On Aug. 1, Greater Piney Grove Baptist Church had its first in-person Sunday service since March 2020.
The 107-year-old church has had longtime members get sick and die from COVID-19. Some are sick now with the Delta variant. Vaccine requirements are the only way forward, according to Miranda McKenzie, the church’s public relations director. “We are following the science,” McKenzie says. “It’s much safer to be vaccinated than not to be. We go over and beyond taking safety precautions for our members.”
Along with vaccination, church members must have their temperature checked, sign a waiver, and wear a mask.
Worshippers who don’t come in person can livestream the service on YouTube and Facebook.
When the church says everyone must be vaccinated, they mean everyone. People under the age of 12 aren’t allowed in the church building. Youth services are being streamed online.
While they may be one of the first churches to require COVID-19 vaccination, McKenzie says others are probably not far behind.
“There are others [churches] that are planning on opening in September, and I do believe that they also are requiring vaccinations,” McKenzie says.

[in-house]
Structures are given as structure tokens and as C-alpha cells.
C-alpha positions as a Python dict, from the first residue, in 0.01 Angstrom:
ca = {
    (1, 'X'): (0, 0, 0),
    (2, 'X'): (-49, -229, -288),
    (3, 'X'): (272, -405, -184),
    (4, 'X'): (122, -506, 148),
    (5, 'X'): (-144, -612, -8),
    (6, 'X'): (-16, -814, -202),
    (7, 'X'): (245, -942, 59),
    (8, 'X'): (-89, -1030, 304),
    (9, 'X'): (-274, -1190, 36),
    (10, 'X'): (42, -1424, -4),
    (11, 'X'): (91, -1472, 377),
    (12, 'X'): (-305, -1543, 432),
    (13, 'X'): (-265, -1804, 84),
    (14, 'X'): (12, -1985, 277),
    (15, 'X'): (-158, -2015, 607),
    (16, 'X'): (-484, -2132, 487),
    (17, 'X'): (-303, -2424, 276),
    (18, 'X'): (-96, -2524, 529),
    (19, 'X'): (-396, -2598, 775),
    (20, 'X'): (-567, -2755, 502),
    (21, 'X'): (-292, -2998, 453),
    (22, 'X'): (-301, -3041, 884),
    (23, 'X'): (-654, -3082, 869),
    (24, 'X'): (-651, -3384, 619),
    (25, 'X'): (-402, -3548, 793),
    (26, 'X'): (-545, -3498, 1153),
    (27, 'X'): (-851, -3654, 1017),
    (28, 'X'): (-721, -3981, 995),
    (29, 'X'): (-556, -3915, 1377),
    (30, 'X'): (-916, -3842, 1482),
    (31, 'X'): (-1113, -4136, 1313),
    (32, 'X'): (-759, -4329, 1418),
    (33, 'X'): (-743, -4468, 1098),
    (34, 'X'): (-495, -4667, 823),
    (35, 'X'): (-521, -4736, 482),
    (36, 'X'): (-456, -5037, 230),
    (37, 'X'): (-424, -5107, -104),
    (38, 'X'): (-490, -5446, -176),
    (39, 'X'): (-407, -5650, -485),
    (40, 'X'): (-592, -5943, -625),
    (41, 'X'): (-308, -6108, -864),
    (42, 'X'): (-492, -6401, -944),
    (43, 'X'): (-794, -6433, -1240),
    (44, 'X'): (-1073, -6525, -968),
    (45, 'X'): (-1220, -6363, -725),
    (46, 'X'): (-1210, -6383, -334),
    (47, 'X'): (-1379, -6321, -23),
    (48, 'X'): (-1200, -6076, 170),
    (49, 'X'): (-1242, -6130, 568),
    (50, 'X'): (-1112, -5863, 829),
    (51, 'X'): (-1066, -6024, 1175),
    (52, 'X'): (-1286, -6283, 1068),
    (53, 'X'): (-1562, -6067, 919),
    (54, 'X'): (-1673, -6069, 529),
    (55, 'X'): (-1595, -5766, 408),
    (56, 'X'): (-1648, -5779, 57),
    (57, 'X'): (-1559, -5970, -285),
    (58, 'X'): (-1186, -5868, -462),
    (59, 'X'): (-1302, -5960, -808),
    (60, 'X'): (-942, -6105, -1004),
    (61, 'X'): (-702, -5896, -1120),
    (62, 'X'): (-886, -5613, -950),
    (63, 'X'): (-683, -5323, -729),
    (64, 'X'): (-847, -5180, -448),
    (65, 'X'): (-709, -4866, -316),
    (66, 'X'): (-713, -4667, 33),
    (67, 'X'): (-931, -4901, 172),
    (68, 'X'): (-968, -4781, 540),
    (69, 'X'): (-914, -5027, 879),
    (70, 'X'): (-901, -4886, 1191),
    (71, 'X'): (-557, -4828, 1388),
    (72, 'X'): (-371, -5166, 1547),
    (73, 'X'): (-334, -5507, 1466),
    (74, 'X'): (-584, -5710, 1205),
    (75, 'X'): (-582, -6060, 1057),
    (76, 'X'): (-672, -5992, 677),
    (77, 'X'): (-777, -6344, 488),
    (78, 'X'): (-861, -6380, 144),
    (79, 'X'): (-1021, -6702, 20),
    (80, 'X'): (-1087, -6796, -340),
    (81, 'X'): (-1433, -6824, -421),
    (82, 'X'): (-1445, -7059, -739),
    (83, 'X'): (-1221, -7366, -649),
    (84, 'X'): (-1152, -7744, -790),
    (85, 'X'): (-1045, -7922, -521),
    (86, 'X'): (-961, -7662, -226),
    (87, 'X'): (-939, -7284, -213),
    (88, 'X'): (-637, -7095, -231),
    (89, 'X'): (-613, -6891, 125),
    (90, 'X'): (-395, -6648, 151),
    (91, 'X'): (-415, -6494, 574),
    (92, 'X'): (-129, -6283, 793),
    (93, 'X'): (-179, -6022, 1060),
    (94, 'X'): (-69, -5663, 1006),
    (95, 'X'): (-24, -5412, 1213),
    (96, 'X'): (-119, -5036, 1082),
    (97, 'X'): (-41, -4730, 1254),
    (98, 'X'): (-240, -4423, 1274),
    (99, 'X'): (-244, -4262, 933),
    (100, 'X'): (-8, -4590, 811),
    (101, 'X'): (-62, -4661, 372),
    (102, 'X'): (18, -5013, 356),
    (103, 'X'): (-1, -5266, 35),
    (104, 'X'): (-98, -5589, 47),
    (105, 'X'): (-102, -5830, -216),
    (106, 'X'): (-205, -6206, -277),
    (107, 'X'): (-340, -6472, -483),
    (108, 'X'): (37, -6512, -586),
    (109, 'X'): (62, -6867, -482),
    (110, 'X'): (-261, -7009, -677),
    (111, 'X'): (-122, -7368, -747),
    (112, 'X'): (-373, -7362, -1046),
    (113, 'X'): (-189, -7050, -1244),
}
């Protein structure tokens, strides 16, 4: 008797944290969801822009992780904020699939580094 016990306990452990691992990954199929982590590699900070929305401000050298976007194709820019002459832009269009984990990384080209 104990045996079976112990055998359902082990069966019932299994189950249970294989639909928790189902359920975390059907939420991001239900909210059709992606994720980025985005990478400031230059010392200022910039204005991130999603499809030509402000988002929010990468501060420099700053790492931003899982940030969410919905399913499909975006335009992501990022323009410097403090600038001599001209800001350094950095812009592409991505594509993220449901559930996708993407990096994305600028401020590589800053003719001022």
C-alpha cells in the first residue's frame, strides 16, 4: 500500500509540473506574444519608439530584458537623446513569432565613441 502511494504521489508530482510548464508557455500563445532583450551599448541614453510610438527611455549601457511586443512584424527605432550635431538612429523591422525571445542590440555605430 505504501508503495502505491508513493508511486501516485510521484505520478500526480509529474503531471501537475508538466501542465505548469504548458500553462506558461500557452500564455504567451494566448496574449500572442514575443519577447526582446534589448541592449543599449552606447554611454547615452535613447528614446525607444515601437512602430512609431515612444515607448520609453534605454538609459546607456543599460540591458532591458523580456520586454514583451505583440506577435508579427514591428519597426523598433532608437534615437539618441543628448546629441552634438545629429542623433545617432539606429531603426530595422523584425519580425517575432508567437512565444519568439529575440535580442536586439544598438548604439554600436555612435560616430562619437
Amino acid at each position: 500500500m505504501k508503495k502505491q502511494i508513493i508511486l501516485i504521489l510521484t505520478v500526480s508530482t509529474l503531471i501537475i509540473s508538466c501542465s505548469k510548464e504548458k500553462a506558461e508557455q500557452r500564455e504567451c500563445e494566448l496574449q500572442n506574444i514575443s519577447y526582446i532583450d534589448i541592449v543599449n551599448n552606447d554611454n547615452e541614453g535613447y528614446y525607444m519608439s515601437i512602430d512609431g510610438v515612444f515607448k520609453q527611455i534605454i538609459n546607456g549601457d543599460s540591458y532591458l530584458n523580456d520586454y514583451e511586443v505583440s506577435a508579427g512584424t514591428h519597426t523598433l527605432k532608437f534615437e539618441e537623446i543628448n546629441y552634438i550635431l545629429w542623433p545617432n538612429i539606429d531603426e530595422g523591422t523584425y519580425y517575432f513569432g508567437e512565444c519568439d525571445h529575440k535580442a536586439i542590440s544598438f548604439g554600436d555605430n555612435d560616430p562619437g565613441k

Most members are grateful for the tight measures, according to McKenzie.
“We have been away from the sanctuary for over 18 months, so we are really anxious to get back inside,” McKenzie says. “We have a lot of older members, so we want to take extra precautions to keep all of our members safe.”
But not everyone -- even if vaccinated -- can attend in-person services. With more than 3,000 members, only 200 people attend at one time.
Parishioners can sign up for in-person service on Mondays at 8 a.m. Spots are usually filled by 4 p.m. the same day, McKenzie says.
The church is committed to following public safety guidelines from health experts.
They encourage members to do their own research on COVID-19, but to be careful of where they’re getting their information, McKenzie says.
“We’re talking about going to reliable sources,” McKenzie says. “Get off of the internet, get off of Facebook as far as listening to theories, and go to credible sources and do your research.”
“In my personal opinion, not that of the church, it’s unreal that people are thinking that way,” McKenzie says. “Are they not considering the number of deaths we’ve had worldwide as a result of COVID? What facts are they following to make such a decision?”
Behind all their strong policies is health and member safety, she says.
But gathering as a community is no less important, especially this Sunday. The church is celebrating its 107-year anniversary.
“We are very excited,” McKenzie says. “Because even though we can livestream on Facebook and YouTube, it is nothing like actually being in the sanctuary and worshipping with other members.”